(2017) Documentary (The Orchard) Aaron Baker, Laquita Dian, Arielle Baker, Taylor Kevin Isaacs, Dan Baker, Katie Devine, Igor Fineman, Adam Rice, Adam Zerbe, Pat McMahon, Dominic Gill, Rick Bobbington, Hollyn Thompson. Directed by Dominic Gill
Aaron Baker had his whole life ahead of him. He was one of the up-and-coming stars on the motocross circuit and the sky was the limit.Then in 1999 he suffered a horrific injury during a race, leaving him paralyzed from the neck down.
The prognosis was grim. Doctors told him that he had a one in a million shot of feeding himself ever again. Walking was just about out of the question. Plenty of people who have the kind of injuries Baker had suffered essentially sit back and wait to die but Aaron Baker wasn’t that kind of person.
He took the negativity as a challenge and swore to himself that he would walk again someday. Through physical therapy and an innovative concept – his sister painted each of his toenails a different color and he visualized his muscles moving to each colored toe. He began to show signs of movement.
Then the rug was literally pulled out from under him; his insurance company refused to continue to pay for physical therapy, essentially telling him that they weren’t willing to throw money into a situation that was medically hopeless. Aaron grew depressed and even his mother Laquita sank into alcoholism to cope with her son’s pain.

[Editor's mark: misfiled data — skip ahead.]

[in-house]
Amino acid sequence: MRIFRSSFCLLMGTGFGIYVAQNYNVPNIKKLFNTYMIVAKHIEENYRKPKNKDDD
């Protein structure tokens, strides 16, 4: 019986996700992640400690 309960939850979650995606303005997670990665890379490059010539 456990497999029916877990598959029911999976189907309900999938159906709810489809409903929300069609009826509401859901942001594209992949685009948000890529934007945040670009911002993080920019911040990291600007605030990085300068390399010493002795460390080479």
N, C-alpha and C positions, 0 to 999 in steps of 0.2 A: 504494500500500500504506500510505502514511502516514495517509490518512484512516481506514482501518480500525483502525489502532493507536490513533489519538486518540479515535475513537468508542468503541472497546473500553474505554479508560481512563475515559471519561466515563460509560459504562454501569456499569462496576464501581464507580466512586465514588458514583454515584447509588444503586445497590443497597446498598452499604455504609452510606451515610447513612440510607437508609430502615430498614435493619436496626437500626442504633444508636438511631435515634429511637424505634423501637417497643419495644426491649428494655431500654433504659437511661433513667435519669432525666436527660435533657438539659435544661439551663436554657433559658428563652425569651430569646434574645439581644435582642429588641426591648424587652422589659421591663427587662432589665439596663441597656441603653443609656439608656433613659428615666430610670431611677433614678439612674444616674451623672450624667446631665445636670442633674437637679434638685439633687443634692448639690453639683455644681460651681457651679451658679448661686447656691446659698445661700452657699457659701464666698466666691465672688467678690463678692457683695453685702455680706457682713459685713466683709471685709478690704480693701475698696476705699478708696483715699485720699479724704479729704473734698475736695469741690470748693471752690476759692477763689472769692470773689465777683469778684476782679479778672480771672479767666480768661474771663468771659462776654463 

But the funny thing was that this only shored up Aaron’s determination. His mother, infected by that determination, found a kinesiologist that not only Aaron could afford but who proposed a radical program of exercise. Soon he indeed was able to walk again but that wasn’t enough for Aaron. An athlete his entire life, he decided to take up bike riding, riding a tandem bike across country and then later a specially built three wheel bicycle. Recently, he decided to walk 19.6 miles from Death Valley to Baker, California to call attention to the hope that all good things are possible even to those with the direst of injuries.
Gill and maybe Baker as well have an affinity with the desert; it seems to be the landscape in nearly every shot. Some of the cinematography (which Gill also provided) is breathtaking but not as much as the story is. You can’t help but admire Aaron Baker’s determination. He is living proof that doctors aren’t always right and that the human spirit can be more powerful even than modern medicine. These are not lessons we should ignore.
At times this feels a bit heavy on the bro-ness. Maybe extreme sports bring out that reaction in me but the guys and gals who practice these types of sports have a surfeit of testosterone running through their veins. Maybe it’s because they drink far more Mountain Dew than human beings should be allowed to but I found it off-putting in places
That aside, the inter-cutting of Baker’s desert journey with his rehabilitation is mostly effective although there isn’t always a lot of context provided; things like this cost money and while sponsors are vaguely alluded to, we don’t really get a sense of how fundraising was accomplished. There’s also almost no comments from any of Aaron’s peers in motocross or among the paraplegic community. We really see this almost entirely out of Aaron’s and Gill’s eyes and that gives the movie a bit of a hagiographic feel that it would have done better without.
REASONS TO GO: This is an inspiring journey, literally and figuratively.
REASONS TO STAY: At times the movie feels a bit heavy on the “bro.”
FAMILY VALUES: There is a bit of profanity.
TRIVIAL PURSUIT: As of this writing there are more than 1.46 million Americans afflicted with spinal cord injuries of varying degrees.
BEYOND THE THEATERS: Amazon, iTunes
CRITICAL MASS: As of 5/29/18: Rotten Tomatoes: No score yet: Metacritic: No score yet.
COMPARISON SHOPPING: Gleason
FINAL RATING: 6.5/10
NEXT: The Big Bad Fox and Other Tales